If One Has a Mind That Way
The sun each morning burns its little weight. Some flower paints the tongue or returns the name of the one you loved. The opposite of a promise fills the air, stilly if not for the unpracticed sparrows, the faraway rumble of a train, the secret teeth that stutter before they turn the cylinder & bolt the lock. You might describe the day as quiet when the compact loader, enough to crush a man, inches backwards off the ramp. So the forecast breaks its pact with the butterfly net. The endless swimming ends. Long story short, after a decade of landlocked living & without thinking of pastures or yearning, of grievance or injury, the good stone skips toward infinity. The surface gives & you lean closer, twist down through the darkness you’ve known all this time.
Letters from Portland
It’s the clouds beyond the squirrels & traffic lights that demand our attention, makeshift memorials for the subsequent bursts & flares between the sun & the blank face of the watch on the nightstand. Such long, inconsolable silences. Meeting for drinks, twenty-five years on, she says I haven’t changed a bit. I remember the pie she baked, that to this day puts each & every other pie to shame. Pleasure, sure, crumbs scattered beneath the bench & the sirens replaced now by what we might call a breeze. Likewise, when my father sorts through a box there’s no telling when he’ll find his feet again. Details in no particular order & still these makeshift shadows we stretch across the floor.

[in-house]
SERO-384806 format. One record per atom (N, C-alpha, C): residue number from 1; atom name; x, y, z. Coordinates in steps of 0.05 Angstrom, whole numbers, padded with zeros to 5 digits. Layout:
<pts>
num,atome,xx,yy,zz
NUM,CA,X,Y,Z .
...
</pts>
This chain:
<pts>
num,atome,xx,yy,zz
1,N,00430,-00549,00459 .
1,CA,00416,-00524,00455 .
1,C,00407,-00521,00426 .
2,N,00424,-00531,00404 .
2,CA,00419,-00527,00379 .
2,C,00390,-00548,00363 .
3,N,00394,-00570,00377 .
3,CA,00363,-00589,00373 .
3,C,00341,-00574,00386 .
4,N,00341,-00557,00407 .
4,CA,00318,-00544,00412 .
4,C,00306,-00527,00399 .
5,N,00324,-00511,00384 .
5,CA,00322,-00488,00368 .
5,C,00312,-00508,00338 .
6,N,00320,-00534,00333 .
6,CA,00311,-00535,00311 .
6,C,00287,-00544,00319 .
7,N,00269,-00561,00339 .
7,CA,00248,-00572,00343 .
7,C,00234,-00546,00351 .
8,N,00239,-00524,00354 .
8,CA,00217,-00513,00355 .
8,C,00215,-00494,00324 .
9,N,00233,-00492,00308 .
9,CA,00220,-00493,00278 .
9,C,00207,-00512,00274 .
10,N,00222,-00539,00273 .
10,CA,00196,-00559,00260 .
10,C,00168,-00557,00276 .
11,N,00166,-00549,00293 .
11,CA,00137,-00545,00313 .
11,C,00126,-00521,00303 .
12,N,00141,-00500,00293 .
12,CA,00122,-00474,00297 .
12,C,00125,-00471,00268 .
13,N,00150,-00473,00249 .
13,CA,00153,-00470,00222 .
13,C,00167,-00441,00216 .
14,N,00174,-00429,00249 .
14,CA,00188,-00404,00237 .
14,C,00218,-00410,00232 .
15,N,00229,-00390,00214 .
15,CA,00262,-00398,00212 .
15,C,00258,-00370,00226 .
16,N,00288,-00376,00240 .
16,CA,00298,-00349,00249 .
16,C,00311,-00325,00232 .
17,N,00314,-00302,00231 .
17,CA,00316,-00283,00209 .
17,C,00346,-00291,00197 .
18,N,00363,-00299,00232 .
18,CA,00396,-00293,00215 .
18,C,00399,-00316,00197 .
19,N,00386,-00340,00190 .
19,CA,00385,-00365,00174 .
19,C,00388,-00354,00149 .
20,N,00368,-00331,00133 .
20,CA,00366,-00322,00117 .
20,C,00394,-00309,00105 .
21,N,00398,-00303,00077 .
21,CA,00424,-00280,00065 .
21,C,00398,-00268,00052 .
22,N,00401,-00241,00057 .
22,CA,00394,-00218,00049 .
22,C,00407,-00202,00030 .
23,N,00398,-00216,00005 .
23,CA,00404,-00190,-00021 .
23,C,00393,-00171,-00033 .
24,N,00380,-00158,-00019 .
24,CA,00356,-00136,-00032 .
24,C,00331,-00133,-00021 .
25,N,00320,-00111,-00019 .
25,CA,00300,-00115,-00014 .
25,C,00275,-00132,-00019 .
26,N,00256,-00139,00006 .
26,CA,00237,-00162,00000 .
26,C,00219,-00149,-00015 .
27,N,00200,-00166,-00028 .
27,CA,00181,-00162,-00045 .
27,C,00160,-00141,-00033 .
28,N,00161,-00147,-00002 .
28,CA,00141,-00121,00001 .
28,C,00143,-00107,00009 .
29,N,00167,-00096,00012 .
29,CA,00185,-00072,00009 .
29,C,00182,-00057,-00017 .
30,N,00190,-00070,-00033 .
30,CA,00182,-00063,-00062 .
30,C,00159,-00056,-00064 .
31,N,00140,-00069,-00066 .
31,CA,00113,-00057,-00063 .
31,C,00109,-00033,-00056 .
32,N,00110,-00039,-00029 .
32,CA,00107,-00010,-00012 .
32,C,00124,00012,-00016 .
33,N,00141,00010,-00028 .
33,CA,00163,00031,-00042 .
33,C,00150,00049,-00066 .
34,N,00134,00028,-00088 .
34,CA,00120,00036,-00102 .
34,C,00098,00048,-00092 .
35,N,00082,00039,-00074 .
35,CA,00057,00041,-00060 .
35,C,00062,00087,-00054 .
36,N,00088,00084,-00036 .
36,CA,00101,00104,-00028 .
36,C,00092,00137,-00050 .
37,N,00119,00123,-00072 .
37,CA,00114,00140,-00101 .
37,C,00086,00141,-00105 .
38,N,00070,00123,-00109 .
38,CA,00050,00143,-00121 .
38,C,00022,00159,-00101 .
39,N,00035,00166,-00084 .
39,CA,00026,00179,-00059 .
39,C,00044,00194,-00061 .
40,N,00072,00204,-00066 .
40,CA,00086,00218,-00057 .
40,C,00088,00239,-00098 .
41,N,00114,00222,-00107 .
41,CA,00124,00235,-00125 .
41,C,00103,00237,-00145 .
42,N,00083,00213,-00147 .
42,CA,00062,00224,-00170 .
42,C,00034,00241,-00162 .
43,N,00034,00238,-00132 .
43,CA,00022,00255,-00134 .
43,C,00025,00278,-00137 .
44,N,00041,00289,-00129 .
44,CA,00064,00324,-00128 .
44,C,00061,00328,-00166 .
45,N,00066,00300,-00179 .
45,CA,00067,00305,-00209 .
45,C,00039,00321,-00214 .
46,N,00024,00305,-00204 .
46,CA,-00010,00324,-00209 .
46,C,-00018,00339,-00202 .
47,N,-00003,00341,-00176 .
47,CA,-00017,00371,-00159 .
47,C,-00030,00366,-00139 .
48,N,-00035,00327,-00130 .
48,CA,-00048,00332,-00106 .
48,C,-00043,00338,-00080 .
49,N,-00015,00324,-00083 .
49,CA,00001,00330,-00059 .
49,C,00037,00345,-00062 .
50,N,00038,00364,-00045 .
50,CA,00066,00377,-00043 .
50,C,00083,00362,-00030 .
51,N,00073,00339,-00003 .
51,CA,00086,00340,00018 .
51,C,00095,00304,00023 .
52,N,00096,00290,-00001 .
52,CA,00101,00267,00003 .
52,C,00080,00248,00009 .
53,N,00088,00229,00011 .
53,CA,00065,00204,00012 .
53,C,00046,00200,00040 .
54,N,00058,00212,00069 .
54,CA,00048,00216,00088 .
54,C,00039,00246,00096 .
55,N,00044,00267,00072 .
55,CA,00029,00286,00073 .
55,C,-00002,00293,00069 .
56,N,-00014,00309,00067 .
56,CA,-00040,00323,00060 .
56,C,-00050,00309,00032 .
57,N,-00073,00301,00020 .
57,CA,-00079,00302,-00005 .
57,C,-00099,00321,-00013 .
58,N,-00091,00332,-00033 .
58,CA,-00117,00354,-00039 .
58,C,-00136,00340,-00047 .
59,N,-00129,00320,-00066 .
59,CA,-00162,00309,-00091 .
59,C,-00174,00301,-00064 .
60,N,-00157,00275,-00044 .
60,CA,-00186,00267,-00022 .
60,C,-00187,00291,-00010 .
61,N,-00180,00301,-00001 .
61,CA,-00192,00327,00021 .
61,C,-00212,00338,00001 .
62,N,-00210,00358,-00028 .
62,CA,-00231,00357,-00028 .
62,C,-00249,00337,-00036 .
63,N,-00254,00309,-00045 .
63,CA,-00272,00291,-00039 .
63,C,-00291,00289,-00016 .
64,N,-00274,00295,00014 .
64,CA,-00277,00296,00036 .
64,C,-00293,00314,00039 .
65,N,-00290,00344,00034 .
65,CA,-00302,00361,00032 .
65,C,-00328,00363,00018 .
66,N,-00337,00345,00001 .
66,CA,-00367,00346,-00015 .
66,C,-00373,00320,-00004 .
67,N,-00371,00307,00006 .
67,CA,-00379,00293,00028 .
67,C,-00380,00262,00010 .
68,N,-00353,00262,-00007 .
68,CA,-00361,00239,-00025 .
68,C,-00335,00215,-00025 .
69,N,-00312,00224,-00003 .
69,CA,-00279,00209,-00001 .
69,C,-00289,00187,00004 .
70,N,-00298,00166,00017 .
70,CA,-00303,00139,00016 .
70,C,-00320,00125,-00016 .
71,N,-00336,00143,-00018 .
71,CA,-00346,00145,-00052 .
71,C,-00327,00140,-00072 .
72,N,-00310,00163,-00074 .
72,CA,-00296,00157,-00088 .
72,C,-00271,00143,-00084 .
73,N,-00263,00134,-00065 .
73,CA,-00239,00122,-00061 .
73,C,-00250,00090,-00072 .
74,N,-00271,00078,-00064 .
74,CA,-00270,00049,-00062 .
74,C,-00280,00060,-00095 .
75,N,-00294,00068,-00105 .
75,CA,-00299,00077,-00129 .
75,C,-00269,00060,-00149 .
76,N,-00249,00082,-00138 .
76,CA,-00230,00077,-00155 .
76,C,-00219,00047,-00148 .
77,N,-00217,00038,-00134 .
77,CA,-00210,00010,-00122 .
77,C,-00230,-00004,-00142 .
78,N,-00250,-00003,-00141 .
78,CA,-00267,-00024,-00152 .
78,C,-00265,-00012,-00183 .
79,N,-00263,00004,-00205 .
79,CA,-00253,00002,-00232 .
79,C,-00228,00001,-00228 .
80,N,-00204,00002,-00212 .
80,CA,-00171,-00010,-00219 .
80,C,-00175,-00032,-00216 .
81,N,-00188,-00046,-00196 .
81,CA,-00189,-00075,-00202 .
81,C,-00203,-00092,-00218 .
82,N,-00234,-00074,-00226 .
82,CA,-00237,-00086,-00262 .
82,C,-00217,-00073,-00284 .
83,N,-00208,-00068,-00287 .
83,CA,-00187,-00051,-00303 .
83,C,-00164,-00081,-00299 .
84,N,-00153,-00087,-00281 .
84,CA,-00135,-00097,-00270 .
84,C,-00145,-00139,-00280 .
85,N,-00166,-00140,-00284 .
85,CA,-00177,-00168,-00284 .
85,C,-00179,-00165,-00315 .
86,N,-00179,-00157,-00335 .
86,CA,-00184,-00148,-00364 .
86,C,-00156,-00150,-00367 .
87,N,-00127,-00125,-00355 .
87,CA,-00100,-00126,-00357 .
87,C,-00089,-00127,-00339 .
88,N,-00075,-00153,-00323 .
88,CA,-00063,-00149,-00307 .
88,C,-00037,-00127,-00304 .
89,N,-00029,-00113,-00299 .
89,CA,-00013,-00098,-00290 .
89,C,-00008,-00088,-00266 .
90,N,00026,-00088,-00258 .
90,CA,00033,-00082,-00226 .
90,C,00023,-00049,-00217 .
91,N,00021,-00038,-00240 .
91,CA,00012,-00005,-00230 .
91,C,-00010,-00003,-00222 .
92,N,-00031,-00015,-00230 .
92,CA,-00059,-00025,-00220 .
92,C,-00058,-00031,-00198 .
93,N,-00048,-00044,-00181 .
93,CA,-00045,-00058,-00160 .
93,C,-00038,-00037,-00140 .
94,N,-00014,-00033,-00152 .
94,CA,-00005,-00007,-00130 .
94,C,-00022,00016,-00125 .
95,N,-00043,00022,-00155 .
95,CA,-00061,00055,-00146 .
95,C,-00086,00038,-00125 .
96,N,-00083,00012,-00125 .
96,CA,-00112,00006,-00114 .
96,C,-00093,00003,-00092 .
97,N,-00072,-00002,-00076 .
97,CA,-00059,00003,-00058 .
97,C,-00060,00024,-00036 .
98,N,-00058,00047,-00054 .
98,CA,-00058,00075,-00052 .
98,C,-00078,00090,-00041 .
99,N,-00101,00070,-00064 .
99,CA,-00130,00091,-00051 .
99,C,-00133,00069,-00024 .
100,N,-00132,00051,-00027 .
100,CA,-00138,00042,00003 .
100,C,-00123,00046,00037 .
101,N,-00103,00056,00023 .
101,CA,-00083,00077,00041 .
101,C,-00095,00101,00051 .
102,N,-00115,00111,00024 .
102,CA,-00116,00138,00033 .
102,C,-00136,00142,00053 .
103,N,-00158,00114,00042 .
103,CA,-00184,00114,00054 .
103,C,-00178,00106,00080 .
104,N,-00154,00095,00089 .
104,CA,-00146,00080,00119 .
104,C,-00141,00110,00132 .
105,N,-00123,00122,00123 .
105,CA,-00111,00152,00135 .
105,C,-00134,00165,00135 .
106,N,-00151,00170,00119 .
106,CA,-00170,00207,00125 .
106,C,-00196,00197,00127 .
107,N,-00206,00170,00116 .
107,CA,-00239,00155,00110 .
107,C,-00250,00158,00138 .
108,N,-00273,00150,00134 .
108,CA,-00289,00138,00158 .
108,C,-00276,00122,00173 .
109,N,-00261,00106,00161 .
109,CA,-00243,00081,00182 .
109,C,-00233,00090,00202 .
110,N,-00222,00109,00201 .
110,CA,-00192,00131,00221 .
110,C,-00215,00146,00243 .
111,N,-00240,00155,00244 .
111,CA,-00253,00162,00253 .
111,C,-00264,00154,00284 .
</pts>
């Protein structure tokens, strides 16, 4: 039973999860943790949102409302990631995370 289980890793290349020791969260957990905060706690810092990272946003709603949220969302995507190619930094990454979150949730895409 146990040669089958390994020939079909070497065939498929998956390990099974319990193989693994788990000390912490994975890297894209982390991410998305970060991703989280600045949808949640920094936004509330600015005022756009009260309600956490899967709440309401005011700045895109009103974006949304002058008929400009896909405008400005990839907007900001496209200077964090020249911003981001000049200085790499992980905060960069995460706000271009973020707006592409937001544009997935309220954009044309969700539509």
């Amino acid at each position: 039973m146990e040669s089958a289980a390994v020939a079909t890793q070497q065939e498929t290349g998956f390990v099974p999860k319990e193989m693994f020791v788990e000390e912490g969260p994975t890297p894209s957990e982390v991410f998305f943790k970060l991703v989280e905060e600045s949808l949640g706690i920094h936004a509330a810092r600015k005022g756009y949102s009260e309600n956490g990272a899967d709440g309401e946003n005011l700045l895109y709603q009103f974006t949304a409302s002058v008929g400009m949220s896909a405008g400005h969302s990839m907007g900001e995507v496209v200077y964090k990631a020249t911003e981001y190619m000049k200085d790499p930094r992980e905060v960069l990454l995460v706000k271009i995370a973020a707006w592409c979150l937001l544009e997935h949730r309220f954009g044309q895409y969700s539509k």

Michael Robins is author of five collections of poetry, including People You May Know (2020) and The Bright Invisible (2022), both from Saturnalia Books. More at https://ifyoulivedhere.substack.com